The government recently announced that care workers will become eligible to apply for a Health & Care worker visa for a temporary period of 12 months. The Health & Care worker category, which falls under the sponsorship regime, was initially launched in August 2020 to enable medical professionals to work within the NHS or for an NHS supplier or in adult social care.
These temporary measures are intended to alleviate the significant pressures facing the social care sector, particularly following Brexit and the pandemic. It is anticipated that the changes will take place in early 2022, possibly in February.
Care workers will be added to the Shortage occupation list, meaning that the minimum salary to qualify for a Health & Care visa will be £20,480 per year.
The benefits of care workers falling under the Health & Care category include reduced visa application fees, as well as an exemption from the Immigration Health Surcharge payment (usually charged under the sponsorship regime at £624 per year of the visa in order to access NHS treatment). This type of visa also benefits from fast track processing without an additional fee with the majority of applications being processed within three weeks.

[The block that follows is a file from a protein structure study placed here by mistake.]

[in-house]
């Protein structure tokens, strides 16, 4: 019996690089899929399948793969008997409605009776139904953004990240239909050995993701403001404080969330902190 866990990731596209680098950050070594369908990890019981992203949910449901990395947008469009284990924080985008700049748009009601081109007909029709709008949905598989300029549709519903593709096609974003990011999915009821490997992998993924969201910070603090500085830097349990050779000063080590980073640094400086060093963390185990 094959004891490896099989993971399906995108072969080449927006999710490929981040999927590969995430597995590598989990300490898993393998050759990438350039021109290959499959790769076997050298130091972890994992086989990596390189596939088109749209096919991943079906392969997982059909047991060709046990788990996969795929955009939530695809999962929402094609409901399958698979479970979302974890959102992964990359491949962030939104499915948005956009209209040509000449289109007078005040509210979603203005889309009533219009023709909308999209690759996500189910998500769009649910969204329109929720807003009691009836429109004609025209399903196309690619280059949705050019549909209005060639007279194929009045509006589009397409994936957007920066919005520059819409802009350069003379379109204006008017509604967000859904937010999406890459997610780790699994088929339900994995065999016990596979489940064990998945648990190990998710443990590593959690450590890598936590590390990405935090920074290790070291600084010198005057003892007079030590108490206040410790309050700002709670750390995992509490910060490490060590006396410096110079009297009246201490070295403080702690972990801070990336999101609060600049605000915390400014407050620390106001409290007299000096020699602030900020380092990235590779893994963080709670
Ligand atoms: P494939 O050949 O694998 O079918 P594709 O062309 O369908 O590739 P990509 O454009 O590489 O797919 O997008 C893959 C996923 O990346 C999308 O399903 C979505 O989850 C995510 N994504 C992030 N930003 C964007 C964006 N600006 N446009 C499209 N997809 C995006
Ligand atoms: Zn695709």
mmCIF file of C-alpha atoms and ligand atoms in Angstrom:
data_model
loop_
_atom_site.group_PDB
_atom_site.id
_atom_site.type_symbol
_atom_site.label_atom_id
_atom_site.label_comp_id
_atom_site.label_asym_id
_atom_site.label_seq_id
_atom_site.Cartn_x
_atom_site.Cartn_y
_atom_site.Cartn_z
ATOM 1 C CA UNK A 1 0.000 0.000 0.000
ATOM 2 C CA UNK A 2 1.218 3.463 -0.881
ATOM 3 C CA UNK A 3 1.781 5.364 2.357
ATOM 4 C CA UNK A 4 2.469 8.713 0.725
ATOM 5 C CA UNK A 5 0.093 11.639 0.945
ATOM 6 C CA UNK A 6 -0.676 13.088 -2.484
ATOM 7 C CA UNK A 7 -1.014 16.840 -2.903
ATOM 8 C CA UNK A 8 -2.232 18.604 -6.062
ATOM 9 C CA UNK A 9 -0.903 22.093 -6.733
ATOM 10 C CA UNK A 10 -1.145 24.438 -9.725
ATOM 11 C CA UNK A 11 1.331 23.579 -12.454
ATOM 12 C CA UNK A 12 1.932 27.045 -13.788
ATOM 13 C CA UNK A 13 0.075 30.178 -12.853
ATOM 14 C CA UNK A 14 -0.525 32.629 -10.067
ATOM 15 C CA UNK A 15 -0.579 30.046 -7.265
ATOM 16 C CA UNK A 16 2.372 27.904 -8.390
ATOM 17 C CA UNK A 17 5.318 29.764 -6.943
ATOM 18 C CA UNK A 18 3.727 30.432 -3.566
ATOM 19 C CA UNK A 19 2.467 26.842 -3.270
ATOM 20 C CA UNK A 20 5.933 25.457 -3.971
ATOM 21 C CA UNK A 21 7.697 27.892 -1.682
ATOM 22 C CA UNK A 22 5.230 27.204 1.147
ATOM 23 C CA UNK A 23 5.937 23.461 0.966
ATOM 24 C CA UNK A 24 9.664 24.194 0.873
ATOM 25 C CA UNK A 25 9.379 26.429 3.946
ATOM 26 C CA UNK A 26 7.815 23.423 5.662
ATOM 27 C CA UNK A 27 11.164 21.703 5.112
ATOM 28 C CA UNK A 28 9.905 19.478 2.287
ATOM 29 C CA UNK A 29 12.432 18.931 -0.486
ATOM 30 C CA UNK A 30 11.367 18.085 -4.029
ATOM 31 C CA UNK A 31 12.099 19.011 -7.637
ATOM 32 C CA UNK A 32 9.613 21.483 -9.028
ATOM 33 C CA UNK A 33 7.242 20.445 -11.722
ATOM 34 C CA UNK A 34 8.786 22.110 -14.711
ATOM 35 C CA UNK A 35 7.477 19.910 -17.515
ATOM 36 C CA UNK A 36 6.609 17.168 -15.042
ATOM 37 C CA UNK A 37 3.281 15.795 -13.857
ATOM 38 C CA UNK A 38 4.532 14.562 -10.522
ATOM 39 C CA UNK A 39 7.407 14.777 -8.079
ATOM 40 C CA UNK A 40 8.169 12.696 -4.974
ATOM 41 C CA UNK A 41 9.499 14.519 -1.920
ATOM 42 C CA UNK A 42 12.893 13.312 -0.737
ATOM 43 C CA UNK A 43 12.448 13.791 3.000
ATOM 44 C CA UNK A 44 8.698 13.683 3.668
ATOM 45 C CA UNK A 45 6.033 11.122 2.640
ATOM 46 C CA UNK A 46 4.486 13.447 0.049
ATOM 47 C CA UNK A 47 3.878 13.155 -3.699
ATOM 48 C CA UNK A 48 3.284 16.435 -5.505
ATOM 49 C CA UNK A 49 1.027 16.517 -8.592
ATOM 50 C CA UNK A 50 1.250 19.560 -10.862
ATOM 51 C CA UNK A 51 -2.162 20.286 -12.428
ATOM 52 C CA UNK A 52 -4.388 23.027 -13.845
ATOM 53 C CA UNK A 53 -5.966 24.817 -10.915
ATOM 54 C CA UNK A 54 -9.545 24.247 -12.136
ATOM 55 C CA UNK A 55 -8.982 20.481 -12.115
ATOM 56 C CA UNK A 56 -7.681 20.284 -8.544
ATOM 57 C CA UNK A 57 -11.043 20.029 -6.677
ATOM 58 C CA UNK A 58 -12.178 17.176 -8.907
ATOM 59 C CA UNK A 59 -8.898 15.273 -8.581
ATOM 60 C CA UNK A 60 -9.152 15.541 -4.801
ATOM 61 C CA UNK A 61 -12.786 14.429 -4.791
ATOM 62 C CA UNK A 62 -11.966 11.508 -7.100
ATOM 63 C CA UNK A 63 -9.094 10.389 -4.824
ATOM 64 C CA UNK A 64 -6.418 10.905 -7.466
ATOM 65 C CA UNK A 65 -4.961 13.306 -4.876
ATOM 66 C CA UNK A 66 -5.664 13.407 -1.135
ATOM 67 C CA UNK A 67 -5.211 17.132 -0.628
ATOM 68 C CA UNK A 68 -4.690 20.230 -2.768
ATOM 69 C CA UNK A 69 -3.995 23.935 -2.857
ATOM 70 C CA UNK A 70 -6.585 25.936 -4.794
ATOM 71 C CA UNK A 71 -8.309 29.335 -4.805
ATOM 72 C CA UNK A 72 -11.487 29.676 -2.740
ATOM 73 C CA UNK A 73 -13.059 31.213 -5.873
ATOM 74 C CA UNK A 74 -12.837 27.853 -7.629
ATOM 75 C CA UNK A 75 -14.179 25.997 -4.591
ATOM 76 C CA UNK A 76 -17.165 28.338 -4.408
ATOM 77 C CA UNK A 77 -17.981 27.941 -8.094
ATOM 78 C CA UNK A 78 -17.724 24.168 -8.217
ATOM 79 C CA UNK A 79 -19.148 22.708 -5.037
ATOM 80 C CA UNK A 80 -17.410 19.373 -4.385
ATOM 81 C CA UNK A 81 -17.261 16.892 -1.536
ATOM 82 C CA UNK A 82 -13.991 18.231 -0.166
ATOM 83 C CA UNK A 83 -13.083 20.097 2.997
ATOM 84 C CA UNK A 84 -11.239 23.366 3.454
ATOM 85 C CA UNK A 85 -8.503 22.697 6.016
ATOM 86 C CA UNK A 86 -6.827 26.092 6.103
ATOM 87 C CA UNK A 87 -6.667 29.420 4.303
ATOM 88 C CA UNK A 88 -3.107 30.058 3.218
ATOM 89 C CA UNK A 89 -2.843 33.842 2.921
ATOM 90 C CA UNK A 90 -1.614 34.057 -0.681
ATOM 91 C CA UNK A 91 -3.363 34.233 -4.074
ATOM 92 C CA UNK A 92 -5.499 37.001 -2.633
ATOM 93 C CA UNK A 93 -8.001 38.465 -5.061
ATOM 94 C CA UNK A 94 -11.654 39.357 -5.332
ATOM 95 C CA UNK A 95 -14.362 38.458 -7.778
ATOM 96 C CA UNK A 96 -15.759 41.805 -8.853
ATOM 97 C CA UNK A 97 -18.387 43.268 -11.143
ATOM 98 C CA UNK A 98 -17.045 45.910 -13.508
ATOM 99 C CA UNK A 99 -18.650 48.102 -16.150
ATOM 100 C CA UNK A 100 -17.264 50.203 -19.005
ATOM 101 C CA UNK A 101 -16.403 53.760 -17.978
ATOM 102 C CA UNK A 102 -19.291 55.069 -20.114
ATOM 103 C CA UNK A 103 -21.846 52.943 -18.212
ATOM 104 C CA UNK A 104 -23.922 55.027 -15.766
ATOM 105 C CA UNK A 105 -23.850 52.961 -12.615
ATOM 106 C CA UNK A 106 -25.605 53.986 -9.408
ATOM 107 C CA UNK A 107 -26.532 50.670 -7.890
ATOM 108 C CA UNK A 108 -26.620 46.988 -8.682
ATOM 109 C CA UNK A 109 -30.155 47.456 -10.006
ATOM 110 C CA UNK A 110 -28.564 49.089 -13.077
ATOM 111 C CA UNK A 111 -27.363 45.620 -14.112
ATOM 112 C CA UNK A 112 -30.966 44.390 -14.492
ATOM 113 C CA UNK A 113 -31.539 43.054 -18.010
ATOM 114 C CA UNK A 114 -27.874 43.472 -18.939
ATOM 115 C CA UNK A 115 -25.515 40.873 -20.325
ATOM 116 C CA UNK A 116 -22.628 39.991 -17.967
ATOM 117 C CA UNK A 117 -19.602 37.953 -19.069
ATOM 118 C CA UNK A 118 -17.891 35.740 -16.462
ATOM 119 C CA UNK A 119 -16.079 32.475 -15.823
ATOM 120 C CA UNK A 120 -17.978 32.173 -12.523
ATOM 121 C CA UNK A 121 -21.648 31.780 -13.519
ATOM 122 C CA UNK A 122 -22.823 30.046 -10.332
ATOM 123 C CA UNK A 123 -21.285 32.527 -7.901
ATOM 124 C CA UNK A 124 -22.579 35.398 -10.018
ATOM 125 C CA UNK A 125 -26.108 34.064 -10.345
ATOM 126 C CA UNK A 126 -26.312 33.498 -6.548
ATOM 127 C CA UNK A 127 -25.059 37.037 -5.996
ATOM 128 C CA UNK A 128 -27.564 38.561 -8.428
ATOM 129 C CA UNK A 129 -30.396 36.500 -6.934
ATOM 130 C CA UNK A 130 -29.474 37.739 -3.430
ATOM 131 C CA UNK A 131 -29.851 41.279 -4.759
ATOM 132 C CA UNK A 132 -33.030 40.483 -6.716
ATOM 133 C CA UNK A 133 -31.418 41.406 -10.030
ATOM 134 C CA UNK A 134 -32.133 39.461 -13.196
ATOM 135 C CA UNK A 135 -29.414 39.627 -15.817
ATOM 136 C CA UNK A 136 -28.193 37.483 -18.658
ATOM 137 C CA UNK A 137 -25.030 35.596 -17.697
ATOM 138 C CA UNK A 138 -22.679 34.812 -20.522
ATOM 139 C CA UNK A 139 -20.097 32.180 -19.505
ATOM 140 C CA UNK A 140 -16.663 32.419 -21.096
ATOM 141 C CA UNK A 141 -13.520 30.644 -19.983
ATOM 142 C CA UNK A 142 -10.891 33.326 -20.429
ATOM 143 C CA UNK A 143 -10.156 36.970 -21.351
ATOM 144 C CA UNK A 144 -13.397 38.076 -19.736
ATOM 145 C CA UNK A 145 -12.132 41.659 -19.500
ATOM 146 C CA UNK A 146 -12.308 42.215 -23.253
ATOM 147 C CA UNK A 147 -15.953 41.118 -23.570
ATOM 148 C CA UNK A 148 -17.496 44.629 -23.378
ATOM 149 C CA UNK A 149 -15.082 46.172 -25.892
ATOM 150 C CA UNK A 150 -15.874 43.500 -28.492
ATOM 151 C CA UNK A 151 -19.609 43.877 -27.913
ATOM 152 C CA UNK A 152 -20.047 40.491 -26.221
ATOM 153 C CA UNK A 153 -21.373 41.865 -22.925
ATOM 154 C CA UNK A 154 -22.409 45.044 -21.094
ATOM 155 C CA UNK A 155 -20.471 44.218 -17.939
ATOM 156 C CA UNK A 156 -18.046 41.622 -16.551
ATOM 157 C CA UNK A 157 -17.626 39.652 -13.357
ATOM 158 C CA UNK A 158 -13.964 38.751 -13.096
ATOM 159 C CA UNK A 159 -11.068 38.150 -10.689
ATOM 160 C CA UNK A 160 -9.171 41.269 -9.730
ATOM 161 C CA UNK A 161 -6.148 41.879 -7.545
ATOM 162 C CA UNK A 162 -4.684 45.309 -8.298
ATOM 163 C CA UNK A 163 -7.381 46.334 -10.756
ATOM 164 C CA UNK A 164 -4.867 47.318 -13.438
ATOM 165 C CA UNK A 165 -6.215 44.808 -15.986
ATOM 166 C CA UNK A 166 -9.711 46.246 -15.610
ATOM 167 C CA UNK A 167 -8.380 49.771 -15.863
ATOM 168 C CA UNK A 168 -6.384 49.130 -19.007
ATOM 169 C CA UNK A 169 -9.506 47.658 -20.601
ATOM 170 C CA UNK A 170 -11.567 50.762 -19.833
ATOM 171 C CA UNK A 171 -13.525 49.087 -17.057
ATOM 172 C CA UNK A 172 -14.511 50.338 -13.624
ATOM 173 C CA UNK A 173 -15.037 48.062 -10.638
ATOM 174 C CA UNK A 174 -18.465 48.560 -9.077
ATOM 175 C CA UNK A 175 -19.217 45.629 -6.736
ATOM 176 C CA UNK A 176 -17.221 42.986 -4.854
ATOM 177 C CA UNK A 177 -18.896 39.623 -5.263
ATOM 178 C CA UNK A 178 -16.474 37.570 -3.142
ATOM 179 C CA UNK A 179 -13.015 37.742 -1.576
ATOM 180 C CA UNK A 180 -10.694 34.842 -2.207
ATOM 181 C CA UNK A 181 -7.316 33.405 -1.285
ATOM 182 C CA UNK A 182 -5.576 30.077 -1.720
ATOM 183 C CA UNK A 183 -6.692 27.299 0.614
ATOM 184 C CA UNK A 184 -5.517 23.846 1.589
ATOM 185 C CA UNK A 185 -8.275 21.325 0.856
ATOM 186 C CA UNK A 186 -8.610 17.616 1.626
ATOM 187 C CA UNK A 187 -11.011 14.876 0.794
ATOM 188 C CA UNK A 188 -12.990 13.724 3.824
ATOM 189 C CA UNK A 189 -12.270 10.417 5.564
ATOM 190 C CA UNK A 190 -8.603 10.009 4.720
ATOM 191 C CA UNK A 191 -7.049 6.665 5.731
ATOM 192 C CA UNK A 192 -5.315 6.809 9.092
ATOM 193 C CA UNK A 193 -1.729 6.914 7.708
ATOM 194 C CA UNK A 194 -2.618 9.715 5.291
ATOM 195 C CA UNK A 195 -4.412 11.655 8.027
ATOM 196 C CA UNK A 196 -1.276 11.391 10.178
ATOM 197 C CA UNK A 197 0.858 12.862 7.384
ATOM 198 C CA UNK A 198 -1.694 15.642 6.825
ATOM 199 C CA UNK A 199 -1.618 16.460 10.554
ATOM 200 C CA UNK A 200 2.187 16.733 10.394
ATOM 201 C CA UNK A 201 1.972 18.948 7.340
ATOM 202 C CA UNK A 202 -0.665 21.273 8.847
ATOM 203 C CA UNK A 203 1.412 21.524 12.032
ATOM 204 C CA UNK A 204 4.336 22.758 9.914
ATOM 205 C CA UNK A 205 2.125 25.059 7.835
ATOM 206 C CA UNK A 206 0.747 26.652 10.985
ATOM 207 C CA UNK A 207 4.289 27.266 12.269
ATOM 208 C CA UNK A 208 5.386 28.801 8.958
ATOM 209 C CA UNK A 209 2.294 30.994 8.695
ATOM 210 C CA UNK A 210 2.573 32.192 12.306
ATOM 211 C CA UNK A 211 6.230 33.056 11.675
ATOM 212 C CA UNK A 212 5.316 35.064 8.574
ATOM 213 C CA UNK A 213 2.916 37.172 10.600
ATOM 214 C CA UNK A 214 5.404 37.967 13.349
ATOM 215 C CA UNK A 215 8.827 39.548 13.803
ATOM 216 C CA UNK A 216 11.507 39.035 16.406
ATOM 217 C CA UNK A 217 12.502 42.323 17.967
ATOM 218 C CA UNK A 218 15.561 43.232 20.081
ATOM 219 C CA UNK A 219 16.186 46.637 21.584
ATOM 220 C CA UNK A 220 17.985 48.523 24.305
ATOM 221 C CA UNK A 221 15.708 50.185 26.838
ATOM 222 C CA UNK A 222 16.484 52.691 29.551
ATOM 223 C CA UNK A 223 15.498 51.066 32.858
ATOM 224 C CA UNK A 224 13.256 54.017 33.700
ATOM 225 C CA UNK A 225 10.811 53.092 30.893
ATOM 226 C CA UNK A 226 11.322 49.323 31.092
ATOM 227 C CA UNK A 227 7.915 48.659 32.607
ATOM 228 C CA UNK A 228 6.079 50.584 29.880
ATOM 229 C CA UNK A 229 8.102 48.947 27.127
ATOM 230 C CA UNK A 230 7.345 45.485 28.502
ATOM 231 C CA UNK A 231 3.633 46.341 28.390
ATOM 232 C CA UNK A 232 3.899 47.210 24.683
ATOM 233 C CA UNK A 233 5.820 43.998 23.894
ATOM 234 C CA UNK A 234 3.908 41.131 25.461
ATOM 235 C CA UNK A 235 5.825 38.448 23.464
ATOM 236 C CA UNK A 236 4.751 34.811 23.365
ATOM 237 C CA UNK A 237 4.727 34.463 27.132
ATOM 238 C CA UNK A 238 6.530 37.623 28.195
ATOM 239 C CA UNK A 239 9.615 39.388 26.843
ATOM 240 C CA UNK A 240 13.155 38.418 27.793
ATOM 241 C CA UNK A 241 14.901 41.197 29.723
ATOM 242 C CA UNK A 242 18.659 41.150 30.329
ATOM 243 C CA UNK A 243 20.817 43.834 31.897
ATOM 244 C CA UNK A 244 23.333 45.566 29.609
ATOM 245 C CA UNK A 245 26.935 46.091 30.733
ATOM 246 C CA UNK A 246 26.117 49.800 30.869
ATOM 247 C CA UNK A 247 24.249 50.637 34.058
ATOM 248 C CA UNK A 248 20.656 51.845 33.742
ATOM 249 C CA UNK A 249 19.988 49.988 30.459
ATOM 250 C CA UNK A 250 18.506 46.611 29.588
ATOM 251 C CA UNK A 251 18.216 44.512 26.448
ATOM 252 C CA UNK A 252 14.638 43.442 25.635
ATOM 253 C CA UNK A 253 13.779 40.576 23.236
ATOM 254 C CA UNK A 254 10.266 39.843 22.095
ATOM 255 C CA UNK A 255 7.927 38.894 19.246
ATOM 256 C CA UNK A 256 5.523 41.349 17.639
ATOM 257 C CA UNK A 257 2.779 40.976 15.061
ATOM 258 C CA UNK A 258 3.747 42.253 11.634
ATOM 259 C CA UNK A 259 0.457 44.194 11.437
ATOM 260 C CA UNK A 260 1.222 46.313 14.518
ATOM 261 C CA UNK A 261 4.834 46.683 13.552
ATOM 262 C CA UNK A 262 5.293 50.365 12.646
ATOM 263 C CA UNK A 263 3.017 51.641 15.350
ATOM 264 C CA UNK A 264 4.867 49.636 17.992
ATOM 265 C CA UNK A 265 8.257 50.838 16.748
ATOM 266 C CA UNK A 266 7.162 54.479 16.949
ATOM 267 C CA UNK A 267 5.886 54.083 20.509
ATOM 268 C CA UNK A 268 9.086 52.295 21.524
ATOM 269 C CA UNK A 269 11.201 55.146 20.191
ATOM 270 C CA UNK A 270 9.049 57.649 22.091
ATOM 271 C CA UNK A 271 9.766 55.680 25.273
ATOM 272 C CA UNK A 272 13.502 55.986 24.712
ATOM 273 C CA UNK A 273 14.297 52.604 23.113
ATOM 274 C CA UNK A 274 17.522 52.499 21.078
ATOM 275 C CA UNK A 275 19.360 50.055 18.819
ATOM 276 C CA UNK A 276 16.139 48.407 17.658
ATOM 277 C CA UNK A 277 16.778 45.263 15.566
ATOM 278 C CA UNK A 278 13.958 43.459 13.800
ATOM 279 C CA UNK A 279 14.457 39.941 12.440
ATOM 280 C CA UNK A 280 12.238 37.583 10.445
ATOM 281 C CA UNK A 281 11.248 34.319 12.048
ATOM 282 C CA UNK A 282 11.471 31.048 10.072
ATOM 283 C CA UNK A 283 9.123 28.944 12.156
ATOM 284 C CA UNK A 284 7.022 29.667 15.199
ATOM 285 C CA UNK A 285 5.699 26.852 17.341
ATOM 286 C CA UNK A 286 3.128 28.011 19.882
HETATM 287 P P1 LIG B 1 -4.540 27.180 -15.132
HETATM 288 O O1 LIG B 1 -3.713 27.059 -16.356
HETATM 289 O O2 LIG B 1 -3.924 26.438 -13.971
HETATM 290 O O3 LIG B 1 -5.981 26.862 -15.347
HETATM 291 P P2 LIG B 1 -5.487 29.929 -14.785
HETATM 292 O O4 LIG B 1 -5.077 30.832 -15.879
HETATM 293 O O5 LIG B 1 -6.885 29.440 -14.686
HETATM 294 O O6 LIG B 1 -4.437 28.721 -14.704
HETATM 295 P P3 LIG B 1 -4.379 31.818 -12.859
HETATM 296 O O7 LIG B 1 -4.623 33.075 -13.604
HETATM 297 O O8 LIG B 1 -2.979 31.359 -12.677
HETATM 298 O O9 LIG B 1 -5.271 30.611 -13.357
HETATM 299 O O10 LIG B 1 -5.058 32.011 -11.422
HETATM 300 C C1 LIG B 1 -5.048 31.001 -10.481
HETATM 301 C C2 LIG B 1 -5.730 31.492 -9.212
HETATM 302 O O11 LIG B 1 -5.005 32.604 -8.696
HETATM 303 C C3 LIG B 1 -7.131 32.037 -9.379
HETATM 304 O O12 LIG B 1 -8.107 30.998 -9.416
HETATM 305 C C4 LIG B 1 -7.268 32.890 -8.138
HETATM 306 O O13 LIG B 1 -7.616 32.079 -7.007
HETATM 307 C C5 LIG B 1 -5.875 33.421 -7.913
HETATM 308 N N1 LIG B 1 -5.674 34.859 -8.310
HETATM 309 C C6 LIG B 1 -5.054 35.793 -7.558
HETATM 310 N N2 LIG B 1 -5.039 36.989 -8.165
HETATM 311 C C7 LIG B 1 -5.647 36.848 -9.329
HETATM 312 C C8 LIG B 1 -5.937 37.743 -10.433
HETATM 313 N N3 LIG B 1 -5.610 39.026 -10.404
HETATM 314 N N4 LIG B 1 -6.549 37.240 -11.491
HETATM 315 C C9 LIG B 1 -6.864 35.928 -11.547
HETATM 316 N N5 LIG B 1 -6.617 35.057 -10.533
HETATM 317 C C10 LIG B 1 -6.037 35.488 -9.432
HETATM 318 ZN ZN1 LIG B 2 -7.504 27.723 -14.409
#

In order to be able to make use of this scheme, care providers and care homes will need to be registered with the Home Office as a licensed sponsor. They will need to show that they are active and trading and will need to agree to take on a number of reporting and recording duties. Care providers who do not already have a sponsor licence should consider applying for a sponsor licence as soon as possible in anticipation of these changes. Sponsor licence applications usually take around two months to be approved once an application is submitted and time is needed to collate all the necessary documents first and to ensure the necessary HR systems are in place so this is not a quick process.
Whilst these are welcome measures, the minimum salary threshold of £20,480 per year is likely to be above the standard rate paid for these roles. In addition, there is the cost of the immigration applications. Care providers will need to consider if they can pay this higher salary threshold and the additional costs involved in sponsoring non-UK nationals and whether they are willing to take on the duties of a sponsor.